In the early republic, the now vanished discipline of mathematical geography and the “use of the globes”—space-time problems solved on terrestrial and celestial pairs—provided the intellectual scaffolding for a newly influential, credible, and authoritative explanation of skin color. Theorists steeped in these studies, most prominently Samuel Stanhope Smith, argued for a quantitative correlation between complexion and latitude visible in a regular gradation from the “equator to the poles,” turning to such secondary causes as environmental features and human customs to explain anomalies in the schema. The theory lent support to those who argued for the unitary origins of humankind, but opponents of slavery pushed its implications further, seizing on its understanding of blackness as a neutrally astronomical phenomenon and marshalling the authority of science to complement appeals to sentiment, even as hands-on experiences with globes may have reinforced visceral sympathies with distant peoples. By the antebellum era, however, pole-to-equator narratives, though sometimes cited by black abolitionists, proved no match for the new biological “sciences” of race. In recovering the earlier intellectual tradition, the distinctive design, use, and consumer availability of globes, and the learned and polite contexts of these studies and practices, we recover the impact of the physical sciences and quantitative thinking on race theory in this era.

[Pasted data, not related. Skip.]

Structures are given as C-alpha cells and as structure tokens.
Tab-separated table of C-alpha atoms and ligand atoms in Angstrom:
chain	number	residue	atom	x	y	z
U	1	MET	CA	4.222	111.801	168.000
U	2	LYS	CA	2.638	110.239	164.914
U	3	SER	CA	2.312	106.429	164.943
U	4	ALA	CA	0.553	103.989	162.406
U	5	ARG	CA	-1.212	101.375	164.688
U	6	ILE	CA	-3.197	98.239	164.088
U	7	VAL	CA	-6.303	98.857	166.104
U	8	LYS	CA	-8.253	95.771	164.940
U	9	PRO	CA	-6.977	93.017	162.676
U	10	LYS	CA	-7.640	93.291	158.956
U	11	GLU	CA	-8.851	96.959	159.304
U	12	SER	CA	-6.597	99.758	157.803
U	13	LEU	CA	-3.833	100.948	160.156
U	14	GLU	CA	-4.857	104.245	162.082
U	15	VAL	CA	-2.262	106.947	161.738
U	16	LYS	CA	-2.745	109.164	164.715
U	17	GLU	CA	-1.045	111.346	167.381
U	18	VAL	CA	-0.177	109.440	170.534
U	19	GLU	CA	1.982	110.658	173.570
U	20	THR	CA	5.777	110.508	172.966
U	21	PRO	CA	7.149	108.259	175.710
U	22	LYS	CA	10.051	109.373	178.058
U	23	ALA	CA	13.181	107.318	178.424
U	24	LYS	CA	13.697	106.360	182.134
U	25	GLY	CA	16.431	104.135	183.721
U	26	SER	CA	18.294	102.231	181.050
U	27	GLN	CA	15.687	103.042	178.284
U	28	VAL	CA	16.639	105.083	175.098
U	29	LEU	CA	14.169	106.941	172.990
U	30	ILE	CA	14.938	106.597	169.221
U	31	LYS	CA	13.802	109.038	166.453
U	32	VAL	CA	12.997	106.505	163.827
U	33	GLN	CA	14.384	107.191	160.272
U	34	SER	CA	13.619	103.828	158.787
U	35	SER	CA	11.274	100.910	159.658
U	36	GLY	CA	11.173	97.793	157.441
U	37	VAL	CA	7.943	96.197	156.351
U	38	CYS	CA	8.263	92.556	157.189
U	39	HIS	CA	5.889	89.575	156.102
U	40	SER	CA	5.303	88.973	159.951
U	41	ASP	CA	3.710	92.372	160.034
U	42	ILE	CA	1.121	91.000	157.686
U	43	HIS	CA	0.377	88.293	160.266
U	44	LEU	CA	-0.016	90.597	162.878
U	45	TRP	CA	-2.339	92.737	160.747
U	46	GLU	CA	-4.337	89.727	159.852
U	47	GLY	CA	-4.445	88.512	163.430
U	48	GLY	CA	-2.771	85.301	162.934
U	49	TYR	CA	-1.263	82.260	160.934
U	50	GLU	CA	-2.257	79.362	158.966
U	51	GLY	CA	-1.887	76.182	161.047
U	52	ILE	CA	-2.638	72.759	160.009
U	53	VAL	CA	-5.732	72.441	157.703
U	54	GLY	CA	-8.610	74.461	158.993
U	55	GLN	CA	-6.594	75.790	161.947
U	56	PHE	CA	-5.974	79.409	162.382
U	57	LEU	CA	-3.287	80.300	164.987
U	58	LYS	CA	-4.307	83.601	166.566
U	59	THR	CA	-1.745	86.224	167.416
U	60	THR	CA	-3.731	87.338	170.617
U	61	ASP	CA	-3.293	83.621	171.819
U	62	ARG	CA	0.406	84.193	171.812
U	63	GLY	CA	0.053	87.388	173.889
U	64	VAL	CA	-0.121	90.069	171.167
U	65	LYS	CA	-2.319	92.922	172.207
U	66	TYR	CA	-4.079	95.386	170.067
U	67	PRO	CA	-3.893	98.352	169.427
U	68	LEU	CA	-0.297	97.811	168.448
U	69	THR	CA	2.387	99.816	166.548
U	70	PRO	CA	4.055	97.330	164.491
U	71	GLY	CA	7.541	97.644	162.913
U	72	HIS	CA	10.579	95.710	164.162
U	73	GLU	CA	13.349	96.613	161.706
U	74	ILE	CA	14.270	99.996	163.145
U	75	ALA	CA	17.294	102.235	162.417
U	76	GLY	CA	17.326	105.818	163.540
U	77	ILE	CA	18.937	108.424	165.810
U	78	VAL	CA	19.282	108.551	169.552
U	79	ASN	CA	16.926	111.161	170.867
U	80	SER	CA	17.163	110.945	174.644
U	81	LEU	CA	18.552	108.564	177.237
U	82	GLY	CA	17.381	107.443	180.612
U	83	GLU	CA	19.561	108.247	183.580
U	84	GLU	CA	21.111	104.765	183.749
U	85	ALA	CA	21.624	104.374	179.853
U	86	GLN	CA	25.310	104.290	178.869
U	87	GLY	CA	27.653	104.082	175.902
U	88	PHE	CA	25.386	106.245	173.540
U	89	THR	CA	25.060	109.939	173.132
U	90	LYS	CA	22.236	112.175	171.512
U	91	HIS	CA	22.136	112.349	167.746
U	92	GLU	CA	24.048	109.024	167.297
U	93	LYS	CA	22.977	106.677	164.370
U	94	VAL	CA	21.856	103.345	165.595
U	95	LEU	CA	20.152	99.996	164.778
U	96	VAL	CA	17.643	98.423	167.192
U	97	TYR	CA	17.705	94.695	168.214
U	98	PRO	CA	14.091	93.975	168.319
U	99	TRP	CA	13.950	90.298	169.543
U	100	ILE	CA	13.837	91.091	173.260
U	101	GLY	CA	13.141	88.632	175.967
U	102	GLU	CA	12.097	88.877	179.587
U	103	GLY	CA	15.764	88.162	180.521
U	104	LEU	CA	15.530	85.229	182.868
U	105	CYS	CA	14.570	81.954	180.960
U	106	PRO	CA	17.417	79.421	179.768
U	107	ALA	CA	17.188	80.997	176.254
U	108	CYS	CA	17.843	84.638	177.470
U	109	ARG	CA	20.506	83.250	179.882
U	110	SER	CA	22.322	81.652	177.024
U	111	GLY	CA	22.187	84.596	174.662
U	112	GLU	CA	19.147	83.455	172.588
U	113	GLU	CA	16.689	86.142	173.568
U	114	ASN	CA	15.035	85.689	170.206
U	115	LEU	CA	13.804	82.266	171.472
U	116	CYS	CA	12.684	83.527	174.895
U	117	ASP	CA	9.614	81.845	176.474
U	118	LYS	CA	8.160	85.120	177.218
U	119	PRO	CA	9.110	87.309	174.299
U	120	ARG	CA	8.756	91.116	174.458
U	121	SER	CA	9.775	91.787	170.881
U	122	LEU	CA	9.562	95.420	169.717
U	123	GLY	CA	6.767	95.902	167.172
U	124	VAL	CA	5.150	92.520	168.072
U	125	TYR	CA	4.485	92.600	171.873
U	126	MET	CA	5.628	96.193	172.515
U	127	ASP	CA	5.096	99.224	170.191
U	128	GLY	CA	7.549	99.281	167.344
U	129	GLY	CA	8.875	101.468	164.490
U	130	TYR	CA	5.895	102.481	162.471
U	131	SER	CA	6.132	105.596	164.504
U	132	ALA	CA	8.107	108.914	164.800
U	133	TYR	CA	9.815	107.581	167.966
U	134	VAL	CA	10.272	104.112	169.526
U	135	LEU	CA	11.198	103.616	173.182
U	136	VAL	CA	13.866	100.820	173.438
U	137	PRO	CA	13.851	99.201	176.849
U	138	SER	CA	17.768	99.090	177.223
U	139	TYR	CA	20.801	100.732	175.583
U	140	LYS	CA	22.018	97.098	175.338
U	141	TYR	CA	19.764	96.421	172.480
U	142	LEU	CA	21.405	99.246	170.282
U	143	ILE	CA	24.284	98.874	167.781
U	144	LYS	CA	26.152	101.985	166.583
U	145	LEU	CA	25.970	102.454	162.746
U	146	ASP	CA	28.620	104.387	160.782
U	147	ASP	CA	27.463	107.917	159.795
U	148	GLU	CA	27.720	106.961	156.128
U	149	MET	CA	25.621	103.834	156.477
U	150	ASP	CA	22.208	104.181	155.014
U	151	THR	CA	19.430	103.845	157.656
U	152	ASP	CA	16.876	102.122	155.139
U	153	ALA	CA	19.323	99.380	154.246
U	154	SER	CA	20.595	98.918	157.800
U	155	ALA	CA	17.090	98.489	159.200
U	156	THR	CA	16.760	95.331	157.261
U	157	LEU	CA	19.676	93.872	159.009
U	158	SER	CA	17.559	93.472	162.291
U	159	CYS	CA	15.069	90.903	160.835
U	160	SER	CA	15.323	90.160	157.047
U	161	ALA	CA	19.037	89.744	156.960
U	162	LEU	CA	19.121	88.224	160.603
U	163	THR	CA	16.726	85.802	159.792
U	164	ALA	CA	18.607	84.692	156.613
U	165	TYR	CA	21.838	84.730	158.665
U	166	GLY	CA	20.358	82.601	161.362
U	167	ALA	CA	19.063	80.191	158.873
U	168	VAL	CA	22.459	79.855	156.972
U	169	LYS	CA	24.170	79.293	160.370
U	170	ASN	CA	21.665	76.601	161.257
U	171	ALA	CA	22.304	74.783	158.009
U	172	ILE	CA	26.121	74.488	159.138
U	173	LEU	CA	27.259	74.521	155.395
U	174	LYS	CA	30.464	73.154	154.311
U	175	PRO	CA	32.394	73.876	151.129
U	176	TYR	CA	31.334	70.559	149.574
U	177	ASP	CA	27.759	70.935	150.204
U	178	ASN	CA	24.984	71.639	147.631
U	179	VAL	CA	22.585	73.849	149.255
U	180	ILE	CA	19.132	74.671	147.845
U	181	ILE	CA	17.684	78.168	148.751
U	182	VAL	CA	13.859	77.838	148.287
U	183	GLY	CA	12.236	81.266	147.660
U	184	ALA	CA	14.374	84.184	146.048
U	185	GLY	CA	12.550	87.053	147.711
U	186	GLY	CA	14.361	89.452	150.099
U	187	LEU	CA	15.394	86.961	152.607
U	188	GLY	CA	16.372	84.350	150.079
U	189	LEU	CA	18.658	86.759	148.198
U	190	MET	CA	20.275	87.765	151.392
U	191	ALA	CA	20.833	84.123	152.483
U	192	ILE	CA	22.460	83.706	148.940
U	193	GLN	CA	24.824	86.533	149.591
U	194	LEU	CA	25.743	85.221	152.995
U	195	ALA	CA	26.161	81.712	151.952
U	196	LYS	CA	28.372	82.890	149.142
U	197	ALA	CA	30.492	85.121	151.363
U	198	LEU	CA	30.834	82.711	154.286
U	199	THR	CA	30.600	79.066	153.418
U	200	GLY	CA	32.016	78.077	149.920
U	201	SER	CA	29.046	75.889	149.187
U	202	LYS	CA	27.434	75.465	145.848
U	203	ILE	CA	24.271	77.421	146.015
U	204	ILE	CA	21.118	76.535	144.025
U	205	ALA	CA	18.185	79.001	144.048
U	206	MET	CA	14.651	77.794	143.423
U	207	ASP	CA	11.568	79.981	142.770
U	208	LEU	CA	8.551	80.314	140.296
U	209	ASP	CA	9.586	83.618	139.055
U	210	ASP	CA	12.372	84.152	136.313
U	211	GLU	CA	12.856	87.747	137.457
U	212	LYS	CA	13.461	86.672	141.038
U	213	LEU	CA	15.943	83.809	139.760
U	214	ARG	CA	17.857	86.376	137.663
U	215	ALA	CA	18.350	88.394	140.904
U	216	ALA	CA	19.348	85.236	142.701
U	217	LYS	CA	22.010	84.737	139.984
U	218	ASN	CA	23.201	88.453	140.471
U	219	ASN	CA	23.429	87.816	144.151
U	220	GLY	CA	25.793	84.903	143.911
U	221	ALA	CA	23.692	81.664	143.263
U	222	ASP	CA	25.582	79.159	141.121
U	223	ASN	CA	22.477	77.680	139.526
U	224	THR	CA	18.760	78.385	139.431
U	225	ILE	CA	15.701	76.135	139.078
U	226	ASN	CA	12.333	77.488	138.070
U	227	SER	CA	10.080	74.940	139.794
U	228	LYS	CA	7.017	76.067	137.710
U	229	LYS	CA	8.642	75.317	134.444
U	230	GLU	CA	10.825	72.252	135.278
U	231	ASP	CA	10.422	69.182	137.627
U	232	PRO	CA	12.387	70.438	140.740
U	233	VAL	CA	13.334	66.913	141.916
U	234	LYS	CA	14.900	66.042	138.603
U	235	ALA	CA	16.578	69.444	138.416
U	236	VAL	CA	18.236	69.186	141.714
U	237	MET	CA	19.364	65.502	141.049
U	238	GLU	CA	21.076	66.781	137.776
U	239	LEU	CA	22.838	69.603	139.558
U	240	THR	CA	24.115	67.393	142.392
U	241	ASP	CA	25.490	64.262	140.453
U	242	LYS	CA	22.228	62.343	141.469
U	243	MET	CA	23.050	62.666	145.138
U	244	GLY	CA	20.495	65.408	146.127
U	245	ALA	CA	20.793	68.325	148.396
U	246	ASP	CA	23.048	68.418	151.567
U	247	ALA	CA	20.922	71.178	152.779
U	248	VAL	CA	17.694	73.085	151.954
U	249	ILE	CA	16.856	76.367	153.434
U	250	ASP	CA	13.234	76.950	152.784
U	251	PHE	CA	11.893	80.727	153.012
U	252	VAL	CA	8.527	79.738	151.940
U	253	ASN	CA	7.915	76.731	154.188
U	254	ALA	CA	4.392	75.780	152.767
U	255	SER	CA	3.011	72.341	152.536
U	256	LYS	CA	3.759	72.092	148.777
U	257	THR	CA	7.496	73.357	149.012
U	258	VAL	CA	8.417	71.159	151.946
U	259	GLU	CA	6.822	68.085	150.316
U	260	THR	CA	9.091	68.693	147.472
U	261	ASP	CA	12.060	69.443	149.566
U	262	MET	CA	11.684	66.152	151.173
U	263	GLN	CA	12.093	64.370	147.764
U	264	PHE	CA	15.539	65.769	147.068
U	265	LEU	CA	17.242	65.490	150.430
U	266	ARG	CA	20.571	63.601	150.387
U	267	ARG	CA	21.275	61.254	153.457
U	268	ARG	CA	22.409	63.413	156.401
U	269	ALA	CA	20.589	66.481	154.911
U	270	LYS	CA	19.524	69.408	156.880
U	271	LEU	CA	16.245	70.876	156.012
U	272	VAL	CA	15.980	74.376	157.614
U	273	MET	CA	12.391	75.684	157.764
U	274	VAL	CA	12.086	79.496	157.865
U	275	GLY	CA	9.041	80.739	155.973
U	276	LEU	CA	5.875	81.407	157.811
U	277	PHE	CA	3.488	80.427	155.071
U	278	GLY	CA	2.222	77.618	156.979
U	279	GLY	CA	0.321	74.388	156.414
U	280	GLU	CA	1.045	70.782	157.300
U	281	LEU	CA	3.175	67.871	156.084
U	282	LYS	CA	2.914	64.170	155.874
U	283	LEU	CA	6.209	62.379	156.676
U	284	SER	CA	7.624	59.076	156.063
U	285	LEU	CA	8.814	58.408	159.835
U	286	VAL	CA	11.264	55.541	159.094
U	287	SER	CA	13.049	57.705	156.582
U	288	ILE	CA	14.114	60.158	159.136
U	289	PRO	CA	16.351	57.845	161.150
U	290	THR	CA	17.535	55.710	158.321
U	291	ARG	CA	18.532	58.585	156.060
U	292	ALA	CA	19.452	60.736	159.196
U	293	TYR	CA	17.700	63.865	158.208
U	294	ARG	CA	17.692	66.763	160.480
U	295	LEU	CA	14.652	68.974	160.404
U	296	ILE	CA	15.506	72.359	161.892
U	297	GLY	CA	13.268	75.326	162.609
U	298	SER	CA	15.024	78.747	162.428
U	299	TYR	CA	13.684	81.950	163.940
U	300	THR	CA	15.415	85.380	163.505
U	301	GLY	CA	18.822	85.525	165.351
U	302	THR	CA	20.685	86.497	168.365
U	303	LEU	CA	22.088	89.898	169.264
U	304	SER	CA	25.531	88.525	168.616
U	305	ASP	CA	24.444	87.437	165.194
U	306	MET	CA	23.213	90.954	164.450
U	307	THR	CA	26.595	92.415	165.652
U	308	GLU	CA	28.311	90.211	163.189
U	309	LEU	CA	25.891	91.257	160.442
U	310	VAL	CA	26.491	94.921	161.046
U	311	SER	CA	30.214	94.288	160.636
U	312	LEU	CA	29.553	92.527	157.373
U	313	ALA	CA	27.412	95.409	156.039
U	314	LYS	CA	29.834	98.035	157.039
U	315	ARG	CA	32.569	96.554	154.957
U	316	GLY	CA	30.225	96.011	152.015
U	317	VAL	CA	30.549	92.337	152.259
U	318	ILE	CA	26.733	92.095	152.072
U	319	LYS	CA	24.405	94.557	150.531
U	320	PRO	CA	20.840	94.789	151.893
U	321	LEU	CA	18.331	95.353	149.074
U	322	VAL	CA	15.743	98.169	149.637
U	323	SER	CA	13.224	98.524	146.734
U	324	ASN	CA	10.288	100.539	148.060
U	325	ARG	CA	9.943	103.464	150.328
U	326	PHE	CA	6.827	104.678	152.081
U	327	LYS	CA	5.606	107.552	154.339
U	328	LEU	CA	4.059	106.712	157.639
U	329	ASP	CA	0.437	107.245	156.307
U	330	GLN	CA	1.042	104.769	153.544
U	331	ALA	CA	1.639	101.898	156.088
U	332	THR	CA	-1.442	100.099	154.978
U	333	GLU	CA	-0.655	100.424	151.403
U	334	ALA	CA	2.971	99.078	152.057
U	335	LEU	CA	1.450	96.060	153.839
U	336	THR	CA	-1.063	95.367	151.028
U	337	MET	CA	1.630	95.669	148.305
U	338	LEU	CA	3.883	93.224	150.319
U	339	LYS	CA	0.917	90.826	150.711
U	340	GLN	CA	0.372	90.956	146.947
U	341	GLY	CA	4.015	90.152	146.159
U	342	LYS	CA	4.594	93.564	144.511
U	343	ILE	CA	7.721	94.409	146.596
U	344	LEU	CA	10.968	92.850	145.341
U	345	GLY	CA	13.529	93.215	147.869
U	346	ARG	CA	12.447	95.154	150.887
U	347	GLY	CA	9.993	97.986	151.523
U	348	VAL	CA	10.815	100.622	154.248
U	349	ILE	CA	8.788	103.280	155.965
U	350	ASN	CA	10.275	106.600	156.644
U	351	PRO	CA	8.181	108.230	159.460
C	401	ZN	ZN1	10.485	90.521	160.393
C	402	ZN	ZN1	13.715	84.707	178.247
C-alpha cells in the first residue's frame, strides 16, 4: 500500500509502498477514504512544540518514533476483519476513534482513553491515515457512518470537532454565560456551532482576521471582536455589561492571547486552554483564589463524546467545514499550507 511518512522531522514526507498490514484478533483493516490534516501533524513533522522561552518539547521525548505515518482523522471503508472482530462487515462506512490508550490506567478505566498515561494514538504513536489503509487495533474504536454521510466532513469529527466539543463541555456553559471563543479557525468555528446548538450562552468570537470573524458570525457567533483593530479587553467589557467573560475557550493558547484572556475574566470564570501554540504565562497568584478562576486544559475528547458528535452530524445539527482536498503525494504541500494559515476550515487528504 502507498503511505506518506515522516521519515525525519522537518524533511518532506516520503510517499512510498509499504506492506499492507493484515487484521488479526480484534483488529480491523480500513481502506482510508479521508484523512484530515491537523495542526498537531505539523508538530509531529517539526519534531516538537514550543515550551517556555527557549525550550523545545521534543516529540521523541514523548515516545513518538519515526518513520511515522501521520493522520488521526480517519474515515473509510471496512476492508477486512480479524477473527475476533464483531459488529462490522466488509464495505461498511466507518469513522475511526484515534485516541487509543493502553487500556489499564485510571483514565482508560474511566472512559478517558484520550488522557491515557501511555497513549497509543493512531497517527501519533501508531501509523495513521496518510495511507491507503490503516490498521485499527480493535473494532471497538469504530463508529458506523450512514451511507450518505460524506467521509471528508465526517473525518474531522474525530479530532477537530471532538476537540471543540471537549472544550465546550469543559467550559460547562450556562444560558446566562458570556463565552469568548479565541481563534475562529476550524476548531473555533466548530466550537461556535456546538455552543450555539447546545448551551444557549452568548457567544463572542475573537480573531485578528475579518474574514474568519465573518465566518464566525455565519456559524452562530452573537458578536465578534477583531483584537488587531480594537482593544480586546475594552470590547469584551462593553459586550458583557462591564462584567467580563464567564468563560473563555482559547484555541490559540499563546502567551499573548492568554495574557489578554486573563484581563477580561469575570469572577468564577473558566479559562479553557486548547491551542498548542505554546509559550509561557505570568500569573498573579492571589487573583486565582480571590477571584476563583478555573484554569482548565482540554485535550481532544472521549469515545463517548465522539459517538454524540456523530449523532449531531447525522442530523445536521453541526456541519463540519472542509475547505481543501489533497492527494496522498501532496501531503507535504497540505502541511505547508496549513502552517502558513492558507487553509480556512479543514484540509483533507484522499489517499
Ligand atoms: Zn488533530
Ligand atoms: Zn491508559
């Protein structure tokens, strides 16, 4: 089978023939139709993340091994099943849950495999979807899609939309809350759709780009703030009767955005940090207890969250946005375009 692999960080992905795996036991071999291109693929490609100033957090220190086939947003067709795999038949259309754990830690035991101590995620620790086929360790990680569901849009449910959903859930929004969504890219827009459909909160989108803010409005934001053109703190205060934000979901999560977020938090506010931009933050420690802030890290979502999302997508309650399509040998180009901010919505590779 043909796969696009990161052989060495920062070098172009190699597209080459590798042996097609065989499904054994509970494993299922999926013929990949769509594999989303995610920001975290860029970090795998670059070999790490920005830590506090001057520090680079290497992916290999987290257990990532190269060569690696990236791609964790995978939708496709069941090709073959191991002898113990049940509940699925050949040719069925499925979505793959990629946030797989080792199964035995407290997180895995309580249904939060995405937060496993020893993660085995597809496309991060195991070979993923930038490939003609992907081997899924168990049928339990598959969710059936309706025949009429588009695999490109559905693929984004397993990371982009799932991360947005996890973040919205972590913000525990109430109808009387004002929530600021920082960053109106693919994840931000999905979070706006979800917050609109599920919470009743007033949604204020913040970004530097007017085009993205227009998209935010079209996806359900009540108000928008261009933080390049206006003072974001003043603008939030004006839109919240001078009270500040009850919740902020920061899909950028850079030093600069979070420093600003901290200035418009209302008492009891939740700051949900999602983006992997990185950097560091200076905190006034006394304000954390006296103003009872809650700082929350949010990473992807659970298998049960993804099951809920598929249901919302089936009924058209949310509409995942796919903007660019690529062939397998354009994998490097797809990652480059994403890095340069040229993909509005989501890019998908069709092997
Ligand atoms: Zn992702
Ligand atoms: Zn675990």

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pp. 273-310
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